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Egypt's Brotherhood, SCAF locked in delicate dance over constitutional legitimacy

Egypt's Constituent Assembly, tasked with drafting a new constitution, has become a central element in the ongoing battle of wills between the military and Egypt's new Islamist president

Dina Samak , Sunday 15 Jul 2012
Constituent Assembly
Constituent Assembly (Photo: Reuters)
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Only 48 hours before a scheduled court verdict on the legality of the Constituent Assembly – tasked with drafting a new constitution – Egypt's quasi-ruling Supreme Council of the Armed Forces (SCAF) denied media reports that it planned to unilaterally dissolve the body.

"We ask the media to be more cautious when quoting members of the military council," a military source told Egypt's official news agency MENA. He went on to deny recent reports quoting council member General Mamdouh Shahin as saying that the SCAF would dissolve the assembly if the courts deemed it illegal.

"The Constituent Assembly is resuming its work; in fact, it is making successful efforts towards drafting a new constitution," the military source added.

But the future of the controversy-dogged assembly does not seem as bright as this statement implies. With Egypt's Administrative Court expected to issue a verdict on the legality of the mechanisms used to form the assembly, political parties – especially those of the Islamist variety – are reportedly considering a Plan B.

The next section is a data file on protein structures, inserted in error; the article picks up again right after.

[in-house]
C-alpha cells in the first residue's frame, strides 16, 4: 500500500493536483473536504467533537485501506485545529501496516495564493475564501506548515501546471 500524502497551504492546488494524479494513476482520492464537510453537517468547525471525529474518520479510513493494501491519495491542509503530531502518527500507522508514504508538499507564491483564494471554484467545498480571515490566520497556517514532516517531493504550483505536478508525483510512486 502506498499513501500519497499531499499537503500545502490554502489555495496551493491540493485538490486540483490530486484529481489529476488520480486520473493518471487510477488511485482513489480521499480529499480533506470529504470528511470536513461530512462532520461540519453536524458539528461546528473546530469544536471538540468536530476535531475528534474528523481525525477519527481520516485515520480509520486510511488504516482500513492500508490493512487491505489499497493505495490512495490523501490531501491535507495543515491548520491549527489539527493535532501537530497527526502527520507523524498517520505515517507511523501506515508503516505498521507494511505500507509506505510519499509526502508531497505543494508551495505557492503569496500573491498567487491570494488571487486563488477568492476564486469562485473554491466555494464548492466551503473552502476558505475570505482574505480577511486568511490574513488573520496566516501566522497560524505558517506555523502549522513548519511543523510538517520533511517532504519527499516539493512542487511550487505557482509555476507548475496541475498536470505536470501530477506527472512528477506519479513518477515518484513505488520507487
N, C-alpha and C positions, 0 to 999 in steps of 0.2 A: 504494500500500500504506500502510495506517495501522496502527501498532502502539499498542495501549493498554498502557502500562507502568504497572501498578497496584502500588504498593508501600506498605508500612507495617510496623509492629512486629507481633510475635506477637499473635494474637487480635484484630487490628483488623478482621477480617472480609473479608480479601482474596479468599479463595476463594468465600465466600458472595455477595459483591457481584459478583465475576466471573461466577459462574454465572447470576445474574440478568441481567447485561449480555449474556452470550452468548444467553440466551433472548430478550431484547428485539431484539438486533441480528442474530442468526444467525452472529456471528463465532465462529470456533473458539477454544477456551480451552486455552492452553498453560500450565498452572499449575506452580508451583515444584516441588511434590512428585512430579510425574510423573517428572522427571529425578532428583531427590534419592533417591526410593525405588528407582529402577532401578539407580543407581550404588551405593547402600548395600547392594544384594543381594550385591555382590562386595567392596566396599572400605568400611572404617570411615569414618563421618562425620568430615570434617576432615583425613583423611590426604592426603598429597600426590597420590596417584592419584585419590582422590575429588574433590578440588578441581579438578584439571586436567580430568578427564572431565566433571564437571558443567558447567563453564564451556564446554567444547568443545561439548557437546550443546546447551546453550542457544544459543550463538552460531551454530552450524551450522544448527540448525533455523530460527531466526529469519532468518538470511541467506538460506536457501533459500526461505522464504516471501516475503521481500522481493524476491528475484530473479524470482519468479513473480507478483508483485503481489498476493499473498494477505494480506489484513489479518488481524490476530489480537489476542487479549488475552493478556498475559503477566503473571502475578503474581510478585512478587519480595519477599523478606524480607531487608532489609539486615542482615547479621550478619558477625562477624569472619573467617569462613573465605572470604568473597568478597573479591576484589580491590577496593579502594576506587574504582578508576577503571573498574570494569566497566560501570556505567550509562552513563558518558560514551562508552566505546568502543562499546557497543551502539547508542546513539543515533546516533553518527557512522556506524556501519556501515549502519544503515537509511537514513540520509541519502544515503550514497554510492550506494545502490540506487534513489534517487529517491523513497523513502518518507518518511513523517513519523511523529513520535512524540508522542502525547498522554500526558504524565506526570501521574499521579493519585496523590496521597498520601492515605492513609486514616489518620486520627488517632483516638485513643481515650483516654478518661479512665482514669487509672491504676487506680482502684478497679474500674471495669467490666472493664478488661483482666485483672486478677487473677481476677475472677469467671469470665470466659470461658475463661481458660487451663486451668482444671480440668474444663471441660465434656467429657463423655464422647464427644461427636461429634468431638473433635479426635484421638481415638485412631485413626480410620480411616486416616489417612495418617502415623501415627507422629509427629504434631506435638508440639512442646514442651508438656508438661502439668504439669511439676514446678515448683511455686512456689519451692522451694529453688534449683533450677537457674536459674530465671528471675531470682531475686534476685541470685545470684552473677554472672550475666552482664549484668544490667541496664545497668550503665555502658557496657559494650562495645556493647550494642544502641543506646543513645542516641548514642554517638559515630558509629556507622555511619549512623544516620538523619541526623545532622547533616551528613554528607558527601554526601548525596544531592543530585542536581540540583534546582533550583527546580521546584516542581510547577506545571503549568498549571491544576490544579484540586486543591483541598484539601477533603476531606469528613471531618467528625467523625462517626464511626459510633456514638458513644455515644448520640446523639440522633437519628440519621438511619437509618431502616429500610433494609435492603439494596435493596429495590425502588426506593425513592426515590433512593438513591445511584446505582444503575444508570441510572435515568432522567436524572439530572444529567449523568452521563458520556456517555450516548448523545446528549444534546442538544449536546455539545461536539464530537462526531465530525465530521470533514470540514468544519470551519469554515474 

Essam El-Erian, vice chairman of the Brotherhood's Freedom and Justice Party (FJP), stressed that the SCAF's alleged threats to dissolve the assembly had only one possible explanation, namely, "that there is already a new constitution sitting on the SCAF's desk" drafted by Mubarak-regime loyalists, El-Erian declared via Twitter.

"Egyptians should elect members of the new Constituent Assembly; they should not have it imposed on them against their will by the military council," he added.

According to the constitutional addendum issued by the military council last month (only one day after the dissolution of parliament's Islamist-led lower house), the SCAF has the power to dissolve the assembly if it "encounters obstacles that prevent it from completing its work" (Article 60B). According to these terms, the SCAF could draw up a new assembly, since parliament – legally mandated with forming the assembly – was dissolved by a 17 June court ruling.

If the court declares the Constituent Assembly unconstitutional, it will be the second assembly to be annulled by court order. The first assembly, members of which were chosen by Egypt's elected Islamist-led parliament, was dissolved after Egypt's High Constitutional Court (HCC) declared it unconstitutional in April.

Fears of a last-minute move by the SCAF to take over the constitution-drafting process – after its seizure last month of legislative authority – are not confined to the likes of El-Erian.

Amr Darag, secretary-general of the current Constituent Assembly, expressed similar fears when the Administrative Court brought forward the date – from 4 September to 17 July – on which it would deliver its ruling on the assembly's legality.

"The assembly is uncomfortable with the court decision, which we must view within the context of the political dispute that Egypt is currently witnessing," Darag said. "The only way out of this political dilemma is for the Constituent Assembly to finish drafting the constitution so that all the country's authorities know their respective roles."